But patchy data means continent-wide picture is unclear
Three Francophone African countries—Burkina Faso, Mali and Senegal—have seen their proportion of women scientists grow in the past decade.
The data, extracted from the 2021 United Nations Educational, Scientific and Cultural Organization Science Report due in April, is not representative of the continent.
Senegal’s proportion of women natural scientists grew from 16.7 per cent in 2010 to 23.1 per cent in 2015. In Mali, the proportion rose from 7.2 per cent in 2006 to 22.2 per cent in 2017, and in Burkina Faso from 10.1 per cent in 2010 to 17.4 per cent in 2017.
However, several African countries saw drops in the proportion of women in their natural science cohorts over similar timeframes, according to data in the excerpt published on 11 February. Angola’s proportion shrank from 35 per cent to 32.4 per cent between 2011 and 2016. In Ghana, women made up only 9.3 per cent of natural scientists in 2015, a precipitous drop from 16.9 per cent in 2010.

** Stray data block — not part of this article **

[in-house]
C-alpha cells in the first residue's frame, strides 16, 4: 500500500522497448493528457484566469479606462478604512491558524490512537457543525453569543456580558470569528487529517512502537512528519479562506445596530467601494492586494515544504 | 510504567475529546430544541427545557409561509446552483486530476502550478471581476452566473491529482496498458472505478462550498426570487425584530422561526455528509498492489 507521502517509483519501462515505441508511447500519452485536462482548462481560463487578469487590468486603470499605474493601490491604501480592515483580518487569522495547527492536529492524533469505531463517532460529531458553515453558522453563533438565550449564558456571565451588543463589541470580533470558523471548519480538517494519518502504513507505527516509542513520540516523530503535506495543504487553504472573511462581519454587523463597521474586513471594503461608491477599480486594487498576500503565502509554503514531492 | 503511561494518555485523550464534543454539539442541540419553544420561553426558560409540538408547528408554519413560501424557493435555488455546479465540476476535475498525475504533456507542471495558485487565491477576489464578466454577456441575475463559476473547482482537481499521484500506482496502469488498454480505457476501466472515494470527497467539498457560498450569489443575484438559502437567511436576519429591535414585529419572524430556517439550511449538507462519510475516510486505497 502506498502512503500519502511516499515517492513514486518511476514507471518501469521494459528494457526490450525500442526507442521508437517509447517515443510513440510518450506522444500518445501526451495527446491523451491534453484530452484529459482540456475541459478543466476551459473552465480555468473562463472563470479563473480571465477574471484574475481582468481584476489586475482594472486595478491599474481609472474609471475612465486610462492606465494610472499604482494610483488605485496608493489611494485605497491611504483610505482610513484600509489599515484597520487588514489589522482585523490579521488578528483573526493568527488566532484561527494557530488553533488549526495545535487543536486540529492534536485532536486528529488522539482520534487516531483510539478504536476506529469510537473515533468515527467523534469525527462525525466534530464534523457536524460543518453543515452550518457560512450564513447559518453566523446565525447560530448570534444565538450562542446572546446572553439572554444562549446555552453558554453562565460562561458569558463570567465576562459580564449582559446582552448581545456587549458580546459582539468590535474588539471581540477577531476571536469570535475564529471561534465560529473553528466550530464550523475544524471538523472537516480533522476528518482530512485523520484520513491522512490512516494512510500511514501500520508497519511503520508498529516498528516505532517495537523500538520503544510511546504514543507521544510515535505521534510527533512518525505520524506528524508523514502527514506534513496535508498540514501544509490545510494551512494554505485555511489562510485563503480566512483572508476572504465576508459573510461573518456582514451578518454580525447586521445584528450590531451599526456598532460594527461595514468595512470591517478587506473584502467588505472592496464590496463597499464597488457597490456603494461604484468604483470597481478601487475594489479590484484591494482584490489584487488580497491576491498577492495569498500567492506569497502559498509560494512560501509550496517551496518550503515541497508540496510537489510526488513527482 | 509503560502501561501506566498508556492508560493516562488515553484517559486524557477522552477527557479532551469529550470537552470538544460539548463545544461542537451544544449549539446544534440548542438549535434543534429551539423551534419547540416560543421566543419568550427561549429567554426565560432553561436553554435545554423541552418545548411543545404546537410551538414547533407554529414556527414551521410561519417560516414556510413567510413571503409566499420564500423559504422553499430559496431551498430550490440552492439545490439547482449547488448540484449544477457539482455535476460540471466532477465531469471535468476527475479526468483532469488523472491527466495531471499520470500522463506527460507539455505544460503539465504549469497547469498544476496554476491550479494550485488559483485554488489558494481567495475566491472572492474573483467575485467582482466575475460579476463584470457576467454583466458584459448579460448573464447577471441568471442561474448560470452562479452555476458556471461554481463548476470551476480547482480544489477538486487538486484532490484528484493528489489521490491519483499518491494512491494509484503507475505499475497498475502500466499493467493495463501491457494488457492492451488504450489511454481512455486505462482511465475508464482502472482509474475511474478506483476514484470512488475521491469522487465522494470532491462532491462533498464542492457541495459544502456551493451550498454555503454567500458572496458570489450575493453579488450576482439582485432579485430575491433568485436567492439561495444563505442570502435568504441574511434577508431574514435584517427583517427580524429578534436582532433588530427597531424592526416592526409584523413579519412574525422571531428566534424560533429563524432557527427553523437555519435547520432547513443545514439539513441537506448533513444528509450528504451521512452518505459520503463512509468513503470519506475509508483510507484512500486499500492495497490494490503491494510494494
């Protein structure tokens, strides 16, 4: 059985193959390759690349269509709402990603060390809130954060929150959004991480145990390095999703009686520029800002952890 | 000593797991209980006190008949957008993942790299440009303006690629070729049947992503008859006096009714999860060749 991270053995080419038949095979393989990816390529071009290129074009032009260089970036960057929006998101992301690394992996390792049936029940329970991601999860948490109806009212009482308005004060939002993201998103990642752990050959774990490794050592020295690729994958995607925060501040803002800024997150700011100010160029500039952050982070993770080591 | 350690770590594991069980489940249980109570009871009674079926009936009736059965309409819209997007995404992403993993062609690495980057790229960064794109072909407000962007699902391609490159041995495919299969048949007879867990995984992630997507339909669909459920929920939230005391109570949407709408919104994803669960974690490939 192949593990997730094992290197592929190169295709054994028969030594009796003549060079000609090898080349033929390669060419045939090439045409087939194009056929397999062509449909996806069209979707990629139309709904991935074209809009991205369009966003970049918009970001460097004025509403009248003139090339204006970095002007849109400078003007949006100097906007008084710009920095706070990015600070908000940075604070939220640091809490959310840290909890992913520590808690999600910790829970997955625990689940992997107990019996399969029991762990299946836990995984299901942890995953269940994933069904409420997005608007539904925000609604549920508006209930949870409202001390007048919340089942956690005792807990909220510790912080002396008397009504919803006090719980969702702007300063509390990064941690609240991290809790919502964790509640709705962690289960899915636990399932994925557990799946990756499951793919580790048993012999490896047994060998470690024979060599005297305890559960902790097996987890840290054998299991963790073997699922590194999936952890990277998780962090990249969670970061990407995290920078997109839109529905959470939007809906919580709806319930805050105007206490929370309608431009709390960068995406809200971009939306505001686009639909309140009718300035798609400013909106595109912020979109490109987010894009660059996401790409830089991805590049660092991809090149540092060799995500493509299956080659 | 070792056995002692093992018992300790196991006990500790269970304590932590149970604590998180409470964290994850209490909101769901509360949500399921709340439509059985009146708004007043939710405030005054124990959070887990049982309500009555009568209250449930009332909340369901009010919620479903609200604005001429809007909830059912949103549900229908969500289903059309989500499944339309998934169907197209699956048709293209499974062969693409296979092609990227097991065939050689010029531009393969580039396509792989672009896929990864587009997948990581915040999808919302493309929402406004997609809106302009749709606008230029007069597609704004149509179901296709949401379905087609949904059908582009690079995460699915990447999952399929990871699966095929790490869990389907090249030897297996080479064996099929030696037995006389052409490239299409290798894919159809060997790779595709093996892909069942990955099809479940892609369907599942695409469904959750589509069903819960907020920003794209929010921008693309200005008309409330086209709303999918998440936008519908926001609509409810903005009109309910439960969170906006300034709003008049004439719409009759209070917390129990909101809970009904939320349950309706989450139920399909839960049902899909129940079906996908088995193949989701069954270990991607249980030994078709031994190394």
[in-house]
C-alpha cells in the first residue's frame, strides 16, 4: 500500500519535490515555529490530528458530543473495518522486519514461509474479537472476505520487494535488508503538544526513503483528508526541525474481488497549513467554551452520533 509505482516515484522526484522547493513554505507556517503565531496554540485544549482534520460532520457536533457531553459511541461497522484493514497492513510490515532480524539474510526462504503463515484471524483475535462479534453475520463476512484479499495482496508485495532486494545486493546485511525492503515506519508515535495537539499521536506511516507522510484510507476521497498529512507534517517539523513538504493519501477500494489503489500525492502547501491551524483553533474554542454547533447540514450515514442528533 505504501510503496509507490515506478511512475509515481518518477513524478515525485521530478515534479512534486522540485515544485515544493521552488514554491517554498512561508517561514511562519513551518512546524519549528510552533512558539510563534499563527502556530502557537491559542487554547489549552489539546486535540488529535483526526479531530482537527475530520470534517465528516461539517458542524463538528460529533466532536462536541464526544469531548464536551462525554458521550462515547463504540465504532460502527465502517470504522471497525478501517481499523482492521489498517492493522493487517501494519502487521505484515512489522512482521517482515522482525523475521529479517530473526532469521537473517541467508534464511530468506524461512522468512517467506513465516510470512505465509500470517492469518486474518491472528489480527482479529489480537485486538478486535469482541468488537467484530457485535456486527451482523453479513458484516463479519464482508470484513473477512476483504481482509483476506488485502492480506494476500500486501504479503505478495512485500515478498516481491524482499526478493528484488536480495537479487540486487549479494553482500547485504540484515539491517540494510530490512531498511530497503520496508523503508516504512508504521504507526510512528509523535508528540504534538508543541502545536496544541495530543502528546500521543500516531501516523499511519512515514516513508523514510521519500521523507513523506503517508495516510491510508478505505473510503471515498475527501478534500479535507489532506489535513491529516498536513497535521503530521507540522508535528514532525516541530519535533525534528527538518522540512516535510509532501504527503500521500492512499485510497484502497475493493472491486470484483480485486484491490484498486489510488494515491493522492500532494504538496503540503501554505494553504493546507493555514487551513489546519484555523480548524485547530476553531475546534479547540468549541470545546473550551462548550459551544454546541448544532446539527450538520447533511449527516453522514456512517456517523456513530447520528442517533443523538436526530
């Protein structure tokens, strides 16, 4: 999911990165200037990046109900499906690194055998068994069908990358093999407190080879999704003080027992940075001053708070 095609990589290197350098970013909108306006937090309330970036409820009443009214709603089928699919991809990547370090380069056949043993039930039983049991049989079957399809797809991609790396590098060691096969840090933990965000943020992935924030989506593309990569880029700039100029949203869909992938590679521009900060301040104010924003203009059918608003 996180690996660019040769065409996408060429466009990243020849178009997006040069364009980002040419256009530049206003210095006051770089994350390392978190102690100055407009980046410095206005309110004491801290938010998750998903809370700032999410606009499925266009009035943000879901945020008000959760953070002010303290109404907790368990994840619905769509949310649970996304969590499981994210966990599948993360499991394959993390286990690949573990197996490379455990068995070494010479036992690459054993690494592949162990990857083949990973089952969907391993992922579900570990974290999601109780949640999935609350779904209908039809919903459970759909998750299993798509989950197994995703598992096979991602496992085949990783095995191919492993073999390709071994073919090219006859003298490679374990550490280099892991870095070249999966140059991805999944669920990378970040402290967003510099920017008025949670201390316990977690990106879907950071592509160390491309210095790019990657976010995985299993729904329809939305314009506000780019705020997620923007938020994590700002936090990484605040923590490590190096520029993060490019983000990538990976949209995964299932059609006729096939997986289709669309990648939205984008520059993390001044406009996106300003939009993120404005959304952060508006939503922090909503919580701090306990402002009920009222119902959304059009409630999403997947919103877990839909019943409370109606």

Overall, the proportion of natural scientists who are women in Africa on Unesco’s database has remained steady at around a quarter over the past decade. It’s difficult to draw regional conclusions, the report’s authors say, as the data is patchy and does not include some of the continent’s most productive science countries such as Nigeria and South Africa.
This is not only a problem in Africa, they add. “Sex-disaggregated data on researchers are not being collected regularly by most countries in the Caribbean, Oceania, South Asia, Southeast Asia and sub-Saharan Africa, for instance, or by the populous countries of Bangladesh, Brazil, India and Nigeria.”
Like in many parts of the world, the proportion of women natural science graduates across the continent is higher than their representation in natural science careers. But again, this varies greatly between countries.
In Burkina Faso, 18.4 per cent of natural science graduates at tertiary level were women in 2018—nearly the same as the proportion of women natural scientists in the country. That contrasts with Ghana, where 26.8 per cent of natural science graduates were women in 2018, more than double its proportion of women in natural science jobs.
The report warns that the under-representation of women in science around the world means they risk missing out on the “jobs of the future” in science, technology, engineering and mathematics. “The United Nations anticipates that women will lose five jobs for every one gained through [the fourth industrial revolution], compared to the loss of three jobs by men for every one gained,” it says.